Global Animal Partnership’s Higher Welfare Chicken Initiative – Evaluating Higher Welfare Strains

Published Feb 02

In March 2016, Global Animal Partnership (GAP) announced our intention to replace 100% of fast‐growing chicken breeds with higher welfare breeds for all levels of our 5‐ Step® Rating Program by 2024.

Since that announcement, through consultation with our stakeholders, GAP identified the need for a scientifically robust, comprehensive independent study to determine and evaluate the parameters necessary for assessing animal welfare of different genetic strains. Additionally, further investigation into issues related to the impact of this transition to higher welfare genetics were also identified as necessary.

Key learnings from other programs around the world that have made similar commitments (for example, RSPCA UK and Beter Leven Keurmerk in the Netherlands) have also informed our thinking around next steps for our initiative.

In the spirit of GAP’s commitment to transparency, and multi‐stakeholder involvement, we are asking for your input on our study. Below you will find a brief outline of the objectives of the study, a few details around the protocol, and a list of the parameters we believe need to used to determine how to assess the welfare of any broiler genetic strain. We ask that you please review these parameters and let us know what you think. Are we missing anything? Is there anything on the list you don’t think we need to include?

Thanks in advance for your time and feedback. Please return feedback directly to [email protected] by February 24th, 2017. We will acknowledge receipt of all feedback received.

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Objectives of the study:

1) Determine the list of parameters necessary for assessing welfare of broiler chicken genetic strains; 2) Conduct the assessment on ~20 broiler genetic strains; and, 3) Evaluate the performance of each broiler genetic strain in the study.

Study Protocol:

We will be using the RSPCA UK’s assessment protocol as a starting point for our study, as the protocol includes key elements necessary in standardizing evaluation of various breeds (for example specifying age of the breeder flocks). Their protocol can be downloaded here: https://science.rspca.org.uk/sciencegroup/farmanimals/standards/chickens.

Key Parameters:

Below is a table summarizing the areas we’ve identified as necessary for our study. Please tells us what you think of these parameters – are we missing anything? Do you think these are all necessary? Why or why not? Please note the focus of this feedback is on the parameters, and not specifically on the protocols associated with the parameters.

Please note all of these measures are being considered from a knowledge and/or comprehensive evaluation standpoint, but may not necessarily be involved in the final welfare assessment protocol.

Area

Item

Why Measure It?















Health and Production Measures

Mortality %

Measure of immune function, management. Also key factor in an assessment of sustainability.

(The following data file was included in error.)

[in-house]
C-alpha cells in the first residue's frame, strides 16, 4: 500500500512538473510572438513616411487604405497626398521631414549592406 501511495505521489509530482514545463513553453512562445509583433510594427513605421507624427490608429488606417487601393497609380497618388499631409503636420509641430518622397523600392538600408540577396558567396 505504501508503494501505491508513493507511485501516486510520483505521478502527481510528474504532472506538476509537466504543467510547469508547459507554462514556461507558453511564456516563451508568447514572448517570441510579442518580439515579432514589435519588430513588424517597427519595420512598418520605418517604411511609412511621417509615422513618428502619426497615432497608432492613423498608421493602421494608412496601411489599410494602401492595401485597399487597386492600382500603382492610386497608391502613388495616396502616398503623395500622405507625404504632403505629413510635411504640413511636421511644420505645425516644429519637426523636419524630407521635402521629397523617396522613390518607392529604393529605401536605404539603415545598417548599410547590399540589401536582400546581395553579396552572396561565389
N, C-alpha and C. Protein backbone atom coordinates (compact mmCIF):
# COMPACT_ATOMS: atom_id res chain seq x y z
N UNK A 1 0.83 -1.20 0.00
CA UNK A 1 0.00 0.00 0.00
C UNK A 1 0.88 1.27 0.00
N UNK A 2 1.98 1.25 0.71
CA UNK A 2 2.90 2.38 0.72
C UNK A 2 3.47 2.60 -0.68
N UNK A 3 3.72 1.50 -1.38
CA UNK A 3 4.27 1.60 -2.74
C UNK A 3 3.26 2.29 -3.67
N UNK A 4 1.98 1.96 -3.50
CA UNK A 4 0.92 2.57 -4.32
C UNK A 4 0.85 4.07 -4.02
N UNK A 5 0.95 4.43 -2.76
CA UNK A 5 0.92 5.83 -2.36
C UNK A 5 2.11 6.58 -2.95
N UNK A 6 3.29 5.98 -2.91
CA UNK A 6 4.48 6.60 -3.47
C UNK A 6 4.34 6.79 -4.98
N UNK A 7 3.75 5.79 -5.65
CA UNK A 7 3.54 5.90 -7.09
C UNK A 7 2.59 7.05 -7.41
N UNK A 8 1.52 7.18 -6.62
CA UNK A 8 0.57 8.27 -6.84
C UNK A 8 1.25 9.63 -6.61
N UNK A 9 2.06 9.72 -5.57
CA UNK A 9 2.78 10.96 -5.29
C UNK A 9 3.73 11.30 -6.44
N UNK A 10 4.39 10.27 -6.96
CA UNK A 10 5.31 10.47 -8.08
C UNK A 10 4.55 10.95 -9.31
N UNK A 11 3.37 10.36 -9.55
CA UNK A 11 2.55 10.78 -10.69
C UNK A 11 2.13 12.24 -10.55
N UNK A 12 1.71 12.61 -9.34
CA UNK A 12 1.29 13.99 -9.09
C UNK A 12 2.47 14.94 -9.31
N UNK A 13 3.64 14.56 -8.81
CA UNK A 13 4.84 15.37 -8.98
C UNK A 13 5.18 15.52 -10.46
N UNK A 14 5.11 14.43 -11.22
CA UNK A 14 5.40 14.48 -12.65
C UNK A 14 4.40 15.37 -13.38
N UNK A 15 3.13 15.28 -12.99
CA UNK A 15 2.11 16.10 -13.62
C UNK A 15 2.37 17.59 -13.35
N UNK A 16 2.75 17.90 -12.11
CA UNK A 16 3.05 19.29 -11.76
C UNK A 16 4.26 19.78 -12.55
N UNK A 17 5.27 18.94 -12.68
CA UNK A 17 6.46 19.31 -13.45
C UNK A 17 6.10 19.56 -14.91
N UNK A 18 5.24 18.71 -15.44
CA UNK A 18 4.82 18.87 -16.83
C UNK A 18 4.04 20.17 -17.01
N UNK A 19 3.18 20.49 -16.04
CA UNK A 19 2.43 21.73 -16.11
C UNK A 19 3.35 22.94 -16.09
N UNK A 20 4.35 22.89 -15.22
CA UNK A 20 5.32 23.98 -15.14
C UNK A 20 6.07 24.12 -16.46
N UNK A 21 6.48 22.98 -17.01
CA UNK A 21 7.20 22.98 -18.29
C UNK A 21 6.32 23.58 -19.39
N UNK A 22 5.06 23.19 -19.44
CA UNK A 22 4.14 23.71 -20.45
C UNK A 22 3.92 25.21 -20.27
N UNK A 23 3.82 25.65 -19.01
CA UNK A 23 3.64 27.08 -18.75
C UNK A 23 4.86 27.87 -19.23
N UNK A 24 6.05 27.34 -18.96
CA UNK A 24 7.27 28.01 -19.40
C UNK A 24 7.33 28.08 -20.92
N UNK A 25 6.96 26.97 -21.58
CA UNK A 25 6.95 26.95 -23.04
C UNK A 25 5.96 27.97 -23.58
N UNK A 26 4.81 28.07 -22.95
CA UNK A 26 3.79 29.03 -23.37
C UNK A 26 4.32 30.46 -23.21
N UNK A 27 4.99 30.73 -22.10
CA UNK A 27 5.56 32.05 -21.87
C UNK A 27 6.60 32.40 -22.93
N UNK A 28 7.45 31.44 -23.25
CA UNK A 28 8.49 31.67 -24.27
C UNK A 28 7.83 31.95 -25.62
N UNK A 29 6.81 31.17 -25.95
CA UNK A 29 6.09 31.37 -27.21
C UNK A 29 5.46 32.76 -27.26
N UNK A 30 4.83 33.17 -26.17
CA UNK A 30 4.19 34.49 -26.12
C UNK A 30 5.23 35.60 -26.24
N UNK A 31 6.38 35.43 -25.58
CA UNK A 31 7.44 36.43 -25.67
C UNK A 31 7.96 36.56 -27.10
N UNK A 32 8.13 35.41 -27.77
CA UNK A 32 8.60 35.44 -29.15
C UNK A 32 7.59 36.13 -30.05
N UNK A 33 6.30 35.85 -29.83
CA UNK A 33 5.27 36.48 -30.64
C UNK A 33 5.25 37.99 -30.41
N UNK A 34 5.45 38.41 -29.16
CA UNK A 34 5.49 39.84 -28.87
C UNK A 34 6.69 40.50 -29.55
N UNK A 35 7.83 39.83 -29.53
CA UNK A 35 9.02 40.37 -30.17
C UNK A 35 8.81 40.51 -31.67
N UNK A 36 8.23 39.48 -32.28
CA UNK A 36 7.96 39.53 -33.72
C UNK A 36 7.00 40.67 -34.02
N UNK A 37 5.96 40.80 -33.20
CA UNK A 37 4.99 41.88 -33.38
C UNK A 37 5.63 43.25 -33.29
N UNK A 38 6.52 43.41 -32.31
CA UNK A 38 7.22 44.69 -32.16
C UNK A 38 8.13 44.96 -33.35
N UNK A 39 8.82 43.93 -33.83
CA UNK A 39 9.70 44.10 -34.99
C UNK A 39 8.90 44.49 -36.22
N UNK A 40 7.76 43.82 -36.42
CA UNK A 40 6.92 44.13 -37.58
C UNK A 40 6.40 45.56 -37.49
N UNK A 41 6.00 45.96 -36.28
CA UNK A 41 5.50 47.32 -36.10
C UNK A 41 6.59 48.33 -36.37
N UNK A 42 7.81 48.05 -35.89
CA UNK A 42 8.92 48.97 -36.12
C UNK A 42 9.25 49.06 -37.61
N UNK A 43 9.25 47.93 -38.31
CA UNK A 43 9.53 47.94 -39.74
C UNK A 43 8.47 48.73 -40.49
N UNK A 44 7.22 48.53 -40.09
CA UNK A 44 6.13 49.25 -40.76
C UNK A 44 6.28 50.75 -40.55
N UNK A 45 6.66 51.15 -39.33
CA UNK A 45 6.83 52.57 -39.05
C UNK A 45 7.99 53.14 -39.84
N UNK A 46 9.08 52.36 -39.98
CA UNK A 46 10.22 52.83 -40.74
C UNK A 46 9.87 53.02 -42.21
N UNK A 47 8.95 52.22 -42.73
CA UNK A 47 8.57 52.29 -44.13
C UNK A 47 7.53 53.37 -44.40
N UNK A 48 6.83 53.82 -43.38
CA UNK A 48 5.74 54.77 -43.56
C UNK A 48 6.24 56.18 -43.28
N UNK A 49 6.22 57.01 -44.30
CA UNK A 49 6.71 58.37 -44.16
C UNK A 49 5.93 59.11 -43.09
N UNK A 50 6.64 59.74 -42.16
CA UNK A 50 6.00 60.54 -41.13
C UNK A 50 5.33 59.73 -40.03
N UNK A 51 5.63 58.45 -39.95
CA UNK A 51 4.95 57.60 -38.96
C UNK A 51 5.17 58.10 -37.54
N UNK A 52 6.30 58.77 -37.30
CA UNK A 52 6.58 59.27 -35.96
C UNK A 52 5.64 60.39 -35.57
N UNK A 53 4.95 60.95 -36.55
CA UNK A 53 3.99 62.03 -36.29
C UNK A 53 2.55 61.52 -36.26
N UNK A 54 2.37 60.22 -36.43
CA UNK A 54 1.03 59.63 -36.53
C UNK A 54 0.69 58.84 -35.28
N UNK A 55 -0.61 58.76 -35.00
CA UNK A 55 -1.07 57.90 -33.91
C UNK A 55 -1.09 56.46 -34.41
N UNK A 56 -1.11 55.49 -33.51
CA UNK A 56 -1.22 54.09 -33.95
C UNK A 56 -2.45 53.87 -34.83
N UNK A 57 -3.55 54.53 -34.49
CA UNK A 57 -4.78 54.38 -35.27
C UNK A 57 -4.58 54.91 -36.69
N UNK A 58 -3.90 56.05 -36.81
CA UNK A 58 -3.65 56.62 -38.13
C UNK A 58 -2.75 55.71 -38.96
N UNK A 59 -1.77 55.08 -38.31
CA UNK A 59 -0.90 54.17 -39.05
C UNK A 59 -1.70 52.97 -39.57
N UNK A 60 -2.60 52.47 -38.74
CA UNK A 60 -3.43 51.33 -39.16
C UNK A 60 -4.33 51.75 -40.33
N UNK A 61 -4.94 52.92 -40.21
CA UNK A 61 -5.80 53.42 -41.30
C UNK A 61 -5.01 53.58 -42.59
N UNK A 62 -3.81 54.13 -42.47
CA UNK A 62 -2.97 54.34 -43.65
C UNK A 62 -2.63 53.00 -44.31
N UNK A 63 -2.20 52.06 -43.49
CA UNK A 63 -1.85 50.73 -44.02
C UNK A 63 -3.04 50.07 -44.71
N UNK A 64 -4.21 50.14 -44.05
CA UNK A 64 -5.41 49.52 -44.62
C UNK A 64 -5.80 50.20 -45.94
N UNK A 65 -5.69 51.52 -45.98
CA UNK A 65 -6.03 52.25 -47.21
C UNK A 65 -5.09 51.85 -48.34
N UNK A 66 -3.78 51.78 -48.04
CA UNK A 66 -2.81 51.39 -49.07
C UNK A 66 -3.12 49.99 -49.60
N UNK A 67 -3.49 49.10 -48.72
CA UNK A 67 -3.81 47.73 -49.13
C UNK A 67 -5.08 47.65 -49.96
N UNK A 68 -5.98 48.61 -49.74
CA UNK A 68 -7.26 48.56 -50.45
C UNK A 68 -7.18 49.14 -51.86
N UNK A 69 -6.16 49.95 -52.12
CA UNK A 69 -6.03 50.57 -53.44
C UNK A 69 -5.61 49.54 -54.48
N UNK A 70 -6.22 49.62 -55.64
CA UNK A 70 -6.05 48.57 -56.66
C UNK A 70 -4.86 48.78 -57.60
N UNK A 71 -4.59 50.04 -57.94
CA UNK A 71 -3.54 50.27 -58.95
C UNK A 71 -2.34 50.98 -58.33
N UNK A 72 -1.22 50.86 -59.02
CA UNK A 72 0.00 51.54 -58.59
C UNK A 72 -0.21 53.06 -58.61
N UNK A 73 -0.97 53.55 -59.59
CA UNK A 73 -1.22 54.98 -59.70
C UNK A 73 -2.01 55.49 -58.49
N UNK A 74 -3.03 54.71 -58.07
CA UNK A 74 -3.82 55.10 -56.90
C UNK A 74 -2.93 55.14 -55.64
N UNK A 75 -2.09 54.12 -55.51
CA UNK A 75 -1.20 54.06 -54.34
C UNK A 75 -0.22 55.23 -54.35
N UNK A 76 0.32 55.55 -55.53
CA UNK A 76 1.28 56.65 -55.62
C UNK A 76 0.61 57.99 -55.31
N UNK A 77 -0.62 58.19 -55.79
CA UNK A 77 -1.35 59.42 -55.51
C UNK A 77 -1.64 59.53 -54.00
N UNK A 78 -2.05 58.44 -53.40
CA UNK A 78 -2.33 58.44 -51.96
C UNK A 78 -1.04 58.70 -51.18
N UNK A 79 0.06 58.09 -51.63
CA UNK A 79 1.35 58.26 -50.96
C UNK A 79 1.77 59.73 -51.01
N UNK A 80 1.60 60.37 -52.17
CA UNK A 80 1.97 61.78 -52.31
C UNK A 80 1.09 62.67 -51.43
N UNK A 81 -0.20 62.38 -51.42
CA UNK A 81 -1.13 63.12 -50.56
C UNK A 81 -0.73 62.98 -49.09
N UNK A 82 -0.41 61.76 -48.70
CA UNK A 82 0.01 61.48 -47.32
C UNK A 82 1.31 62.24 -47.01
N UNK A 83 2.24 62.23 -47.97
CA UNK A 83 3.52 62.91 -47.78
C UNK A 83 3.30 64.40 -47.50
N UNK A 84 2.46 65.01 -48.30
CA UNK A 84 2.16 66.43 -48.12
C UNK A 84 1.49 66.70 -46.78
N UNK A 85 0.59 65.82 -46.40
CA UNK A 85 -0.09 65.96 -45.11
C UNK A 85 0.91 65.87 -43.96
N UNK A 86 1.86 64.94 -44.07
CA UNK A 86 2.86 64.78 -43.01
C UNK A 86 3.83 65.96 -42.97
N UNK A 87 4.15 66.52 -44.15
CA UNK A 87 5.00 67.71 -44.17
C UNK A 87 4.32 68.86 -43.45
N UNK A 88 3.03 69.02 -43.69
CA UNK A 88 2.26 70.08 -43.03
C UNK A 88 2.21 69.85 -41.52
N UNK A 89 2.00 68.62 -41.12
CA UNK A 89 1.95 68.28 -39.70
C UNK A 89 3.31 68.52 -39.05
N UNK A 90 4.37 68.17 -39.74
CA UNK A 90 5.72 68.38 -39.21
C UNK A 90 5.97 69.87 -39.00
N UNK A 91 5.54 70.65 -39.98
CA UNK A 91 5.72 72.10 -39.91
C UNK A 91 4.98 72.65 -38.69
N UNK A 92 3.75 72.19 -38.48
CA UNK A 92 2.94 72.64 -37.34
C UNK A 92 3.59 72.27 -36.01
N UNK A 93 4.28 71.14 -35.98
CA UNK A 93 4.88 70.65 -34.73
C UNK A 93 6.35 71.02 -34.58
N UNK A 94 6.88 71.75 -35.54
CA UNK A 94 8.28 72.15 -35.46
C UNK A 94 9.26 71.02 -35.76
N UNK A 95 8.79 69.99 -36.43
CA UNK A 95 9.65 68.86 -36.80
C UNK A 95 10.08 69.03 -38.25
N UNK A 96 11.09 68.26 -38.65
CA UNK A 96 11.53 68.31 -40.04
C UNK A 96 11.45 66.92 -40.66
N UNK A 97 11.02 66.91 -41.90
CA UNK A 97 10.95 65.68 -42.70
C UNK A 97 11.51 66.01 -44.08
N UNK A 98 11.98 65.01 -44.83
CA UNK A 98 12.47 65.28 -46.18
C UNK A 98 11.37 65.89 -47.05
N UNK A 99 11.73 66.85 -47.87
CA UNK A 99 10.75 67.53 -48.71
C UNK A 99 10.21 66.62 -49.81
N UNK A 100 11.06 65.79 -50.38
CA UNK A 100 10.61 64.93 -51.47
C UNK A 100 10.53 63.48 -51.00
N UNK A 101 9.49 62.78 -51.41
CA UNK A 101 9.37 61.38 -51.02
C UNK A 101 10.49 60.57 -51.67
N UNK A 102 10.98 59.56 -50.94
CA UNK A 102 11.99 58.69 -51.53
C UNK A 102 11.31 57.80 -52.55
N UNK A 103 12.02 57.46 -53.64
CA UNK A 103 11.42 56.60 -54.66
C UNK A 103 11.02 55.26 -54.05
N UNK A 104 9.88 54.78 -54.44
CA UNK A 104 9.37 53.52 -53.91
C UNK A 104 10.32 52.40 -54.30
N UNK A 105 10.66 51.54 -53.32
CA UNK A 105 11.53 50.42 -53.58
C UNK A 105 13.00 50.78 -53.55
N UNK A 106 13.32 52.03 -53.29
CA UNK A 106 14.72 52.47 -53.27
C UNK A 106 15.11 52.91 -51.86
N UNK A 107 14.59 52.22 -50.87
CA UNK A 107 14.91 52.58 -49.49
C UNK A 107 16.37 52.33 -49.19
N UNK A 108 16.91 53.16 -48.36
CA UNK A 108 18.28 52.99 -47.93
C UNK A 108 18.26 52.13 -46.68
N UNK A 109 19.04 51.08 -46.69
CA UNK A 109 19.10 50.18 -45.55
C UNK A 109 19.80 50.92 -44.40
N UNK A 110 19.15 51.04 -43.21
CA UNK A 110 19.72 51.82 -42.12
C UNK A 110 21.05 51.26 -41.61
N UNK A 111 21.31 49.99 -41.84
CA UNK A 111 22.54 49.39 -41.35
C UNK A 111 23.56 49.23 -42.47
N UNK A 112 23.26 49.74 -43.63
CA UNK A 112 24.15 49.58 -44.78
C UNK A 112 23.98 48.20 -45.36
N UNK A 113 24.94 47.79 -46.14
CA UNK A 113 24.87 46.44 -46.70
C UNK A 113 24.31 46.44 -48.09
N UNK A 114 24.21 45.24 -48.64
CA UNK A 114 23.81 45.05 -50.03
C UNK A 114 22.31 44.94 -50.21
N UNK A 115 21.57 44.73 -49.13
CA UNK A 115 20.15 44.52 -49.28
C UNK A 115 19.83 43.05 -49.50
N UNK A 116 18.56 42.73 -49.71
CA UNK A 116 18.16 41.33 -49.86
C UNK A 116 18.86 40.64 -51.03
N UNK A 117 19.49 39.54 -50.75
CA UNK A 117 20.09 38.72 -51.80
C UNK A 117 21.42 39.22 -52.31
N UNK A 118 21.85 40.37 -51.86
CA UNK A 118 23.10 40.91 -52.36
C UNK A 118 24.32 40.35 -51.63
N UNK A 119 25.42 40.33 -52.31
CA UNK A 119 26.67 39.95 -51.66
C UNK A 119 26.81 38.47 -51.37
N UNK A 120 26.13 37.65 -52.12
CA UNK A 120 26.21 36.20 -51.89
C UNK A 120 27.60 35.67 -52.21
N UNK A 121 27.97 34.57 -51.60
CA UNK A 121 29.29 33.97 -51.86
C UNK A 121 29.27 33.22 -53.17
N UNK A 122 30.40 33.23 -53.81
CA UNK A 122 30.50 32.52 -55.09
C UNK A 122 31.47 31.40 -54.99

Cull % and reason (legs, runts, sickness, other)

Measure of overall thriftiness and uniformity

Skin lesions – scores (incidence and severity), Foot pad dermatitis, hock scores, breast blisters

While this can be a management measure, it can also be an indicator of skin integrity

Leg Health – lameness/gait scoring/walking ability

Measure of overall conformation and gait, how far apart legs are, joint angles, leg straightness and shank length- these sorts of conformation scores are useful for correlations to perching, activity, and conditions that may cause lameness

Body weight/Growth curve

To establish weights and growth curves at various set points

Feed Consumption

An important factor for production, economic, and sustainability considerations





Behavioral Measures

Ethogram (e.g. % time feeding/foraging; % time active: % time sleeping/resting; dust-bathing activity

What do the birds do in a day? How long do they spend doing various activities?

Ability to perch at various heights across ages.

Birds are motivated to perch and is a good indicator of overall ability to move.

Carcass Measures

Flock Uniformity

Not only an overall indicator of growth patterns, but uniformity is a key concern for processors

Processing yields (breast: thigh meat)

Including colour, pH

Incidence of woody breast or other abnormalities

Now a major area of concern for processors and their customers

Meat texture

Including water holding capacity, firmness

Condition of the skin (thickness, color)

Important for evaluating birds ability to range outdoors (where they may get wet feet), plucking ability on the line, and overall skin health and condition.

Fat cover and %

Do different strains lay down fat differently?






Other

Morbidity and general health

Including condemnations and/or diseases found at slaughter (pericarditis, abscesses etc.)

Litter moisture

An indicator of water consumption – the wetter the litter, the more water consumed

Feathering

Feather development, cover, ease of plucking etc.

 

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